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Aikido Demonstration, 2013 Aikido (Japanese: 合気道, Hepburn: aikidō?) [aikiꜜdoː] is a modern Japanese martial art developed by Morihei Ueshiba as a synthesis of his martial studies, philosophy, and religious beliefs. Aikido derives mainly from the martial art of Daitō-ryū Aiki-jūjutsu, but began to diverge from it in the late 1920s, partly due to Ueshiba's involvement with the Ōmoto-kyō religion. Ueshiba's senior students have different approaches to aikido, depending partly on when they studied with him. Etymology and basic philosophy[edit] The word "aikido" is formed of three kanji: 合 – ai – joining, unifying, combining, fitting気 – ki – spirit, energy, mood, morale道 – dō – way, path The term dō is also found in martial arts such as judo and kendo, and in various non-martial arts, such as Japanese calligraphy (shodō), flower arranging (kadō) and tea ceremony (chadō or sadō). History[edit] Initial development[edit] The art of Daitō-ryū is the primary technical influence on aikido. Ki[edit] Related:  feed your soul & spiritrecenter pages

Kenpō Kenpō (拳法?) is the name of several Japanese martial arts. The word kenpō is a Japanese translation of the Chinese word "quán fǎ". This term is also sometimes transliterated as "kempo", as a result of applying Traditional Hepburn romanization,[1] but failing to use a macron to indicate the long vowel. The generic nature of the term combined with its widespread, cross-cultural adoption in the martial arts community has led to many divergent definitions.[2] Characteristics[edit] Kenpo is firmly undogmatic, and as such its techniques vary depending upon the preference of the practitioner and the instructor. Kenpo is a system of self-defense. Okinawan Kenpo[edit] Some Okinawan martial arts groups use the term kenpō as an alternate name for their karate systems or for a distinct but related art within their association. American Kenpo[edit] Parker is the most prominent name in the Mitose lineage. See also[edit] References[edit] External links[edit] History of Kenpo Karate

Sexualité: le sexe tantrique, c’est quoi? Notre consultante permanente en sexologie répond à cette question d'une lectrice en expliquant comment le Tantrisme peut améliorer notre vie sexuelle et les liens avec notre partenaire. Par Cheryl Fraser, Ph. D. Question: Mon partenaire et moi avons entendu parler du sexe tantrique mais nous ne savons pas exactement de quoi il s’agit. Pouvez-vous nous indiquer par où commencer? Réponse: Tantrisme est un mot sanscrit qui signifie «tissé ensemble». Voici un premier exercice pour débuter avec la méthode tantrique. Pour passer au sexe tantrique, faites la même démarche sans les vêtements. Recentrez-vous L’horaire infernal de la vie moderne nous empêche souvent de nous arrêter et de nous concentrer intensément sur notre partenaire. Cheryl Fraser, Ph.D., est psychologue et sexothérapeute à Duncan en Colombie-Britannique. Tiré de: Best Health Magazine, Mars/Avril 2010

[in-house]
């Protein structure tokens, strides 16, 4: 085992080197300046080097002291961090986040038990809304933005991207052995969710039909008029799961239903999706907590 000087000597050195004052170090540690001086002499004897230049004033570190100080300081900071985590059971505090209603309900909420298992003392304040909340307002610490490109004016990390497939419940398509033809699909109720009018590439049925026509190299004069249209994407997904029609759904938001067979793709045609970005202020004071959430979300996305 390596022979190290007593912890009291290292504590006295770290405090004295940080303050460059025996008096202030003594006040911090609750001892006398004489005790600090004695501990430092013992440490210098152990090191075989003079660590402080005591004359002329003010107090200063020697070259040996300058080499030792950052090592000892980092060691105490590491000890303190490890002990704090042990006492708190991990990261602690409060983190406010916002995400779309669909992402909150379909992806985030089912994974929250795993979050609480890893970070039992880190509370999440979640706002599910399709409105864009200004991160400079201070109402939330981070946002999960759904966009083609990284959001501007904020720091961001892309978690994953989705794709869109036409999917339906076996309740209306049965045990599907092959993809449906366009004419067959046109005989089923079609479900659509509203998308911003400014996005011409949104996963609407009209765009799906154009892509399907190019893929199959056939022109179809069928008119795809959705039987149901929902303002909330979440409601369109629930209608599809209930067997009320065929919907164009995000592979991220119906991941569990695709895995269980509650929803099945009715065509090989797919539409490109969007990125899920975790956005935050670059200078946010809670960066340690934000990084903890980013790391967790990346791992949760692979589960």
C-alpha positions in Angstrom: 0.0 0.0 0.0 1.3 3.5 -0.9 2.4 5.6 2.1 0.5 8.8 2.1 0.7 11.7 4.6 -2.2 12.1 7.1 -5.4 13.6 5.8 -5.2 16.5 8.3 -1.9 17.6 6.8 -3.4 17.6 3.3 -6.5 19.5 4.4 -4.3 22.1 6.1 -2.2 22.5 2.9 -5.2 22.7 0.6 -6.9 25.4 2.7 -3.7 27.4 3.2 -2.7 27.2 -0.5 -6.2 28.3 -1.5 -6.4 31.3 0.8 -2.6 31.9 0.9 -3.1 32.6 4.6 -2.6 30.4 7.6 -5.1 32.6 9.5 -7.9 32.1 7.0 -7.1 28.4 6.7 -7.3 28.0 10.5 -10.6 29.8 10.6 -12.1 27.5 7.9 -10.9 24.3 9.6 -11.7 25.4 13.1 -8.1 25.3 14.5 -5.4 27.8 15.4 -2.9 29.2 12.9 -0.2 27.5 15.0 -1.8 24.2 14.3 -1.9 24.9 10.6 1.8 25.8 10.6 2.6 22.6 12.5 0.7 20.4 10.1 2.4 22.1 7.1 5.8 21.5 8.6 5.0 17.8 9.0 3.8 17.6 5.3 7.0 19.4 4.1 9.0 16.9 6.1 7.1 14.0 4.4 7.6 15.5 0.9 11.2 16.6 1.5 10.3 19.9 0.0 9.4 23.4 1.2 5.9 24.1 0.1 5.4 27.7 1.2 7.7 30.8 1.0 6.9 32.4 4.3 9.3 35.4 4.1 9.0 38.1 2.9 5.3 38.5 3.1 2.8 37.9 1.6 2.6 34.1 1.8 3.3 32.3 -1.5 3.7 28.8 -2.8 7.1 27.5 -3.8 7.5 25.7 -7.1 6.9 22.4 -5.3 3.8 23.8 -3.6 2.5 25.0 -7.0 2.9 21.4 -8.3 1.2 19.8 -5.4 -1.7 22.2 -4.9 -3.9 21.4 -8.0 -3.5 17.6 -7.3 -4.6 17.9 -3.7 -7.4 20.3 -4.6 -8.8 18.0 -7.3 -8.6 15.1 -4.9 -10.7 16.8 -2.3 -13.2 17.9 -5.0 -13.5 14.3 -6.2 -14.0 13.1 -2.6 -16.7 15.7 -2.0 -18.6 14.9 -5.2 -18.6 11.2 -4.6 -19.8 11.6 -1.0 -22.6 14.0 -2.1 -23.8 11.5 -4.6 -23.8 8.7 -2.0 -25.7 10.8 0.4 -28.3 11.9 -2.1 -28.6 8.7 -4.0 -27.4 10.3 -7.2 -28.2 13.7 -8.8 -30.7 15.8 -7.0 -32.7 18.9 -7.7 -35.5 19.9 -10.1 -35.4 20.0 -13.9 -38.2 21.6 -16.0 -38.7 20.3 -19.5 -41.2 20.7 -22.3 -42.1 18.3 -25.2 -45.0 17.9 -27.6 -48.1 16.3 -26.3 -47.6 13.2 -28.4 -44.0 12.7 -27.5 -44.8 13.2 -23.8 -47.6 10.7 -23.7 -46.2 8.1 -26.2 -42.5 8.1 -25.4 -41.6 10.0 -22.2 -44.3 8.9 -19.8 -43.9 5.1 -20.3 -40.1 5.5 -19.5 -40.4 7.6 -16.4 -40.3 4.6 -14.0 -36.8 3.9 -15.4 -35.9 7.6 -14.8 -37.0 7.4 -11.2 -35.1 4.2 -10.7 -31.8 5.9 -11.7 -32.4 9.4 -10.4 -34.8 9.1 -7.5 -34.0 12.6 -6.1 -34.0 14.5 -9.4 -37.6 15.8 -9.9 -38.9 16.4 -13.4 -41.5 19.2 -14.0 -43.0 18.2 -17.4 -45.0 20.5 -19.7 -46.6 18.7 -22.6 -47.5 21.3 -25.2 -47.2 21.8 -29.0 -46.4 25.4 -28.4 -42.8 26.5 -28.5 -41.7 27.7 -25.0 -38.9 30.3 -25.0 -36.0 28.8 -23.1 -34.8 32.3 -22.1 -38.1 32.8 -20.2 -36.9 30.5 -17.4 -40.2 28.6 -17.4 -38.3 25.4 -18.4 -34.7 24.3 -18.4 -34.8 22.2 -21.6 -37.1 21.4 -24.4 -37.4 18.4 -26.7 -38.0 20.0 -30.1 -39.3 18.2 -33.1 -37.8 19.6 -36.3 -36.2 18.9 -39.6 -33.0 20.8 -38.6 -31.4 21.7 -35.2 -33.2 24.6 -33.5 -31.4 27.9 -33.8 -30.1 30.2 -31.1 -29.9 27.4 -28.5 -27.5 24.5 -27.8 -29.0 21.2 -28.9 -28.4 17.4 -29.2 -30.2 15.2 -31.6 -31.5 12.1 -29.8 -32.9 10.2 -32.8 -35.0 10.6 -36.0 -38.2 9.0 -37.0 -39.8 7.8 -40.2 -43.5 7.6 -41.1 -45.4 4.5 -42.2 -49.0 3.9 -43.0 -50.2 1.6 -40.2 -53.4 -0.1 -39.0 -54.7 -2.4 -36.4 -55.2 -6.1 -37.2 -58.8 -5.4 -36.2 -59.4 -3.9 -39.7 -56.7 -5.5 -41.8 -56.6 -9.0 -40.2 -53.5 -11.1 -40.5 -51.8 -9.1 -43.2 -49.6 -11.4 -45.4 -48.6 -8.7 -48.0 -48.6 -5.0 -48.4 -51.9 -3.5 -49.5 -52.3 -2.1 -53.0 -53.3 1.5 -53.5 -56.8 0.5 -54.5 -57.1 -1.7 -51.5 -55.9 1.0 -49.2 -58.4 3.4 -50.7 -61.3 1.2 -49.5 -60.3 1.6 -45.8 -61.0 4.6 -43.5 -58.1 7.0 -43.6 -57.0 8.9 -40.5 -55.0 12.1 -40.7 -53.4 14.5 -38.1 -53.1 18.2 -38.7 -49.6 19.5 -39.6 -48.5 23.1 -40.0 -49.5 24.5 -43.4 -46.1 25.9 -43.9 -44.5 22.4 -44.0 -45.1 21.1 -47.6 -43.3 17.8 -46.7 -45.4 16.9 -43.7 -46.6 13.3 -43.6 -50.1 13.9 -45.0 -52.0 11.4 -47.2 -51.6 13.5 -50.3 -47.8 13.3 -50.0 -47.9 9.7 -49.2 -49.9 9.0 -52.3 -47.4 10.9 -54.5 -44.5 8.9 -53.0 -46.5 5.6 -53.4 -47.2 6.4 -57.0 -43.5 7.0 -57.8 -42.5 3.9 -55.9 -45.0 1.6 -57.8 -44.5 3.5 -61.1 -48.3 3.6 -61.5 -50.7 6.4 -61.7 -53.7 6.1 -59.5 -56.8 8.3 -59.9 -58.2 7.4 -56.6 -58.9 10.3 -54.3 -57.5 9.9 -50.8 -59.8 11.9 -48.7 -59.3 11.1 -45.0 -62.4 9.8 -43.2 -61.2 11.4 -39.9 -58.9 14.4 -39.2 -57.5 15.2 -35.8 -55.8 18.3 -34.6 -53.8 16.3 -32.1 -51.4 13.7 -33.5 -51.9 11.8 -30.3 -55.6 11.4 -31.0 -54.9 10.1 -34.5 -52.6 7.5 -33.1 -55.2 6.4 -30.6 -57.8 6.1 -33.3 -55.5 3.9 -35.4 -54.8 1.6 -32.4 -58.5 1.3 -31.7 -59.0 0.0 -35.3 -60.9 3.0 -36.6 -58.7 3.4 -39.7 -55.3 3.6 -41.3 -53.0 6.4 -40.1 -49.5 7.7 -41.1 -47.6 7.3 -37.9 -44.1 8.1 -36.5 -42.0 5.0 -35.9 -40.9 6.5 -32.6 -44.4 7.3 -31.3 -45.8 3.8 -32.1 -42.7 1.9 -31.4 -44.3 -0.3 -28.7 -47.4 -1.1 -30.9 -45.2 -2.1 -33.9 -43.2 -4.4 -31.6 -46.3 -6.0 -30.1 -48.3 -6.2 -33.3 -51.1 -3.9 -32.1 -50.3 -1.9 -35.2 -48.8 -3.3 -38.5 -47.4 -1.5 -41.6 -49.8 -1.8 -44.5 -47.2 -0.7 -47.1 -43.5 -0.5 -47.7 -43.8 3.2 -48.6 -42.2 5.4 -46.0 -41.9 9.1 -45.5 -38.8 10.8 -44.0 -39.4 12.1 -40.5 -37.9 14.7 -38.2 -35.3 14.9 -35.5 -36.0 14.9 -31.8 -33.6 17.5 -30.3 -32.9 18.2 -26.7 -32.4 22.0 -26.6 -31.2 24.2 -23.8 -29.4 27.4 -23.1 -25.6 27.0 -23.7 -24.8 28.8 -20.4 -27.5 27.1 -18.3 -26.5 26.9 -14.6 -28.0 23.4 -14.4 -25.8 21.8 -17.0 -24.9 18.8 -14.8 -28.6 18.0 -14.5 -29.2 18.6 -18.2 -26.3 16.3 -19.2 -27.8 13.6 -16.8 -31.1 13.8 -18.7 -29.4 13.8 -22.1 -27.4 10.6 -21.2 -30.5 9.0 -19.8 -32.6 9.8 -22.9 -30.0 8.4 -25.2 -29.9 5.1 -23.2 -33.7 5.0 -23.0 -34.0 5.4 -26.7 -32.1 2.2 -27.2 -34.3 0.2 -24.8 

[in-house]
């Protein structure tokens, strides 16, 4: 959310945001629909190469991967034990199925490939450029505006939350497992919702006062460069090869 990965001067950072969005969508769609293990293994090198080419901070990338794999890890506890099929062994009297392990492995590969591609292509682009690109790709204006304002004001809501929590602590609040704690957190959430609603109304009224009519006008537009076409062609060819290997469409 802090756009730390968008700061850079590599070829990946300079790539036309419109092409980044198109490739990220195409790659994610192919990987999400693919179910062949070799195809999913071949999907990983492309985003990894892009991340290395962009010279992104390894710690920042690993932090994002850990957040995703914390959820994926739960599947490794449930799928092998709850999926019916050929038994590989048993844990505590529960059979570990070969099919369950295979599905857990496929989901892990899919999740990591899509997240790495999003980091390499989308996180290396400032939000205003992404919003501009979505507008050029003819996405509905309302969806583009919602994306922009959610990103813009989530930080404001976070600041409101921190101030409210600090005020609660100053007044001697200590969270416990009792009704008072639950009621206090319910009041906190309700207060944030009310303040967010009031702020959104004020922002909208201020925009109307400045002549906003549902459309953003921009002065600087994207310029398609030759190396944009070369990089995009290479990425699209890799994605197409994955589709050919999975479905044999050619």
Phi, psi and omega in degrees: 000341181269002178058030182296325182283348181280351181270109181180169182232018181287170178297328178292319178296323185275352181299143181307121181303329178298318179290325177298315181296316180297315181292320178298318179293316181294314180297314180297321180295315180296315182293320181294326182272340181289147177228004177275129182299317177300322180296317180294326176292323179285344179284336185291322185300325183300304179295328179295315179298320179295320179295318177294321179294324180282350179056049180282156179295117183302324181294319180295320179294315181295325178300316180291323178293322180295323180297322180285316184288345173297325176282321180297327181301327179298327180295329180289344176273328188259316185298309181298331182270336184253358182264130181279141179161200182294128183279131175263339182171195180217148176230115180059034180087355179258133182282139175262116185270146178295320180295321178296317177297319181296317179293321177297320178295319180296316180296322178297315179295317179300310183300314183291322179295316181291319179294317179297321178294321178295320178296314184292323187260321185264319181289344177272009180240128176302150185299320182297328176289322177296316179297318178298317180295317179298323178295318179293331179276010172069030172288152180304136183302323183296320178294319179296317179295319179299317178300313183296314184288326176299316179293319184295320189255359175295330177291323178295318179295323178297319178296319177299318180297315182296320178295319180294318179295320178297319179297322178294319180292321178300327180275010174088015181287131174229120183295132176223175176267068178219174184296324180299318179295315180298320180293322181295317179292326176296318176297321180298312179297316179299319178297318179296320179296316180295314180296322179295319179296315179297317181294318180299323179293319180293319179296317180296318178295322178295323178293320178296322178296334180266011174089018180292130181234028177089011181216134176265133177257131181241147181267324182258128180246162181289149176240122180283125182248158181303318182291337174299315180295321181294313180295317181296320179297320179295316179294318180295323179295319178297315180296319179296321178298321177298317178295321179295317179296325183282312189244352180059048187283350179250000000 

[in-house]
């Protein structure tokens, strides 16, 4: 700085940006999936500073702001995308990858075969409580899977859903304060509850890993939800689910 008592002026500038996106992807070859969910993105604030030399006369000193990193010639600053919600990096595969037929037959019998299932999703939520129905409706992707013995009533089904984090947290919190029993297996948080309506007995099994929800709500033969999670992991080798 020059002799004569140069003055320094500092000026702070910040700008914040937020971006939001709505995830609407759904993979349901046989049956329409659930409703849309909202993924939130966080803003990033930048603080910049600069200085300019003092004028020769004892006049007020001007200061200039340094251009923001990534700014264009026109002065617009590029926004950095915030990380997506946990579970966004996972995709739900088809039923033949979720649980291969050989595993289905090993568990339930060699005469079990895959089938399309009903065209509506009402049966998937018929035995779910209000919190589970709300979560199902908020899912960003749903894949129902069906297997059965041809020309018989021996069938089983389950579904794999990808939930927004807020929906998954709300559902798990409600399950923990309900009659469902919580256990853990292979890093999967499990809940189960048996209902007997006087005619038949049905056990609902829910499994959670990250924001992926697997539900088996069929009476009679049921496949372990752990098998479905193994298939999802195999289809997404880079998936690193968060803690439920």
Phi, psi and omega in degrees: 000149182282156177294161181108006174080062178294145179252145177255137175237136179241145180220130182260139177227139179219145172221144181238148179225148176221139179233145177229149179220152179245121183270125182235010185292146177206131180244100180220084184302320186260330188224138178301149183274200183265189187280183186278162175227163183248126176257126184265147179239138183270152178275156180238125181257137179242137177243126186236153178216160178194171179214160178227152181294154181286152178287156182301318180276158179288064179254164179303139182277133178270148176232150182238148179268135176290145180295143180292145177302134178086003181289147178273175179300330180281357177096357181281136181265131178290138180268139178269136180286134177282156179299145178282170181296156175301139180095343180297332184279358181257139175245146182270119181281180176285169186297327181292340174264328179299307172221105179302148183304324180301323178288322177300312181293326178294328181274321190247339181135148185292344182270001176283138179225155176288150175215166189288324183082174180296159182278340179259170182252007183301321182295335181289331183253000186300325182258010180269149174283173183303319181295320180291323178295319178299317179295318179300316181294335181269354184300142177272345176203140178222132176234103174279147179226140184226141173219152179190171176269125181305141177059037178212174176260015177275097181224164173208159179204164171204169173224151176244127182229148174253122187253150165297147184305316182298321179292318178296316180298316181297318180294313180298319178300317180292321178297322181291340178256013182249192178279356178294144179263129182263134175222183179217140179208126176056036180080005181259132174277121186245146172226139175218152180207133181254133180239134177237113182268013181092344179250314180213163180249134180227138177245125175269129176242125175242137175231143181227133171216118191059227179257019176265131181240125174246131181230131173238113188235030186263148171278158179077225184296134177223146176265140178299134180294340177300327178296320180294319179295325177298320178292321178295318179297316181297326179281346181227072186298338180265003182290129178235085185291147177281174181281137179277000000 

Terry McGinnis's Batsuit - DCAU Wiki: your fan made guide to the DC Animated Universe History This high-tech Batsuit was developed presumably to compensate for Bruce Wayne's advancing age and eventually passed on to Terry McGinnis when he became Gotham's new savior.[2] Despite being 30 years old,[3] its technology was so advanced that the Suit was still considered state of the art. The wide array of technology used to build the Suit is of unknown origin, exept for its servo-motors, which were supplied by Dr. Peter Corso.[4] Bruce combined and incorporated most of the features and concepts of previous costumes and other gadgets into this Suit, such as the flight capability of the Jet-Wing,[5] batarangs with auxiliary functions, grappling guns, bolas, and retractable claws,[6] among other things. The cowl was replaced with a full face mask and the bat chest symbol was changed again. Paraphernalia Sightings Batman Beyond The Zeta Project "Shadows" Feature films Batman Beyond: Return of the Joker Static Shock "Future Shock"

Tahtib Two men practicing Tahtib on an Ostraca, Ancient Egypt Tahtib (Egyptian Arabic: تحطيب taḥṭīb) is the Modern Egyptian term for a traditional form of Egyptian folk dance involving a wooden stick, also known as "stick dance" or "cane dance".[1] It is sometimes also described as a "stick-dancing game", or as a highly ritualized mock fight accompanied by music.[2] A "Nubian" form of tahtib is regularly performed for tourists in Aswan.[3] The stick[edit] The stick itself is about four feet in length and is called an Asa, Asaya or Assaya, or Nabboot. Performance[edit] Although the dance form originally started as male-only, there are women who perform dressed as men and dance with other women. Music[edit] The music used in Tahtib features the tahvol (bass drum) and mizmar (folk oboe). See also[edit] References[edit]

Hook up culture, sacred sensuality(sexuality), tantric sex, and womb healing. | Cinderella Anneh-bu The ‘marriage culture’ that we have come to know from our parents generation of failed partnerships, & no intimacy, is what was destructive. We know better now. We no longer have to marry out of cultural necessity, we actually get to CHOOSE now. That in itself is beautiful.. Hook up culture is the result of a psychologically afflicted generation, too bruised by the degradation of relationship values they’ve seen. We no longer honour the sanctity of union-ship. The holy trinity, mother + father + [=]child, (masculine and feminine energies combining to the highest essence of creation).. If people believed they would genuinely be loved, respected, and received if they entered a partnership, there would be no ‘hook up culture’ Yes, (we) humanity may be collectively moving toward new ideals. The only true reason, you’ll want to be having sex with others without building emotional bonds, is because you are fearful of such intimacy. When you enter a woman, she has surrendered to you.. Related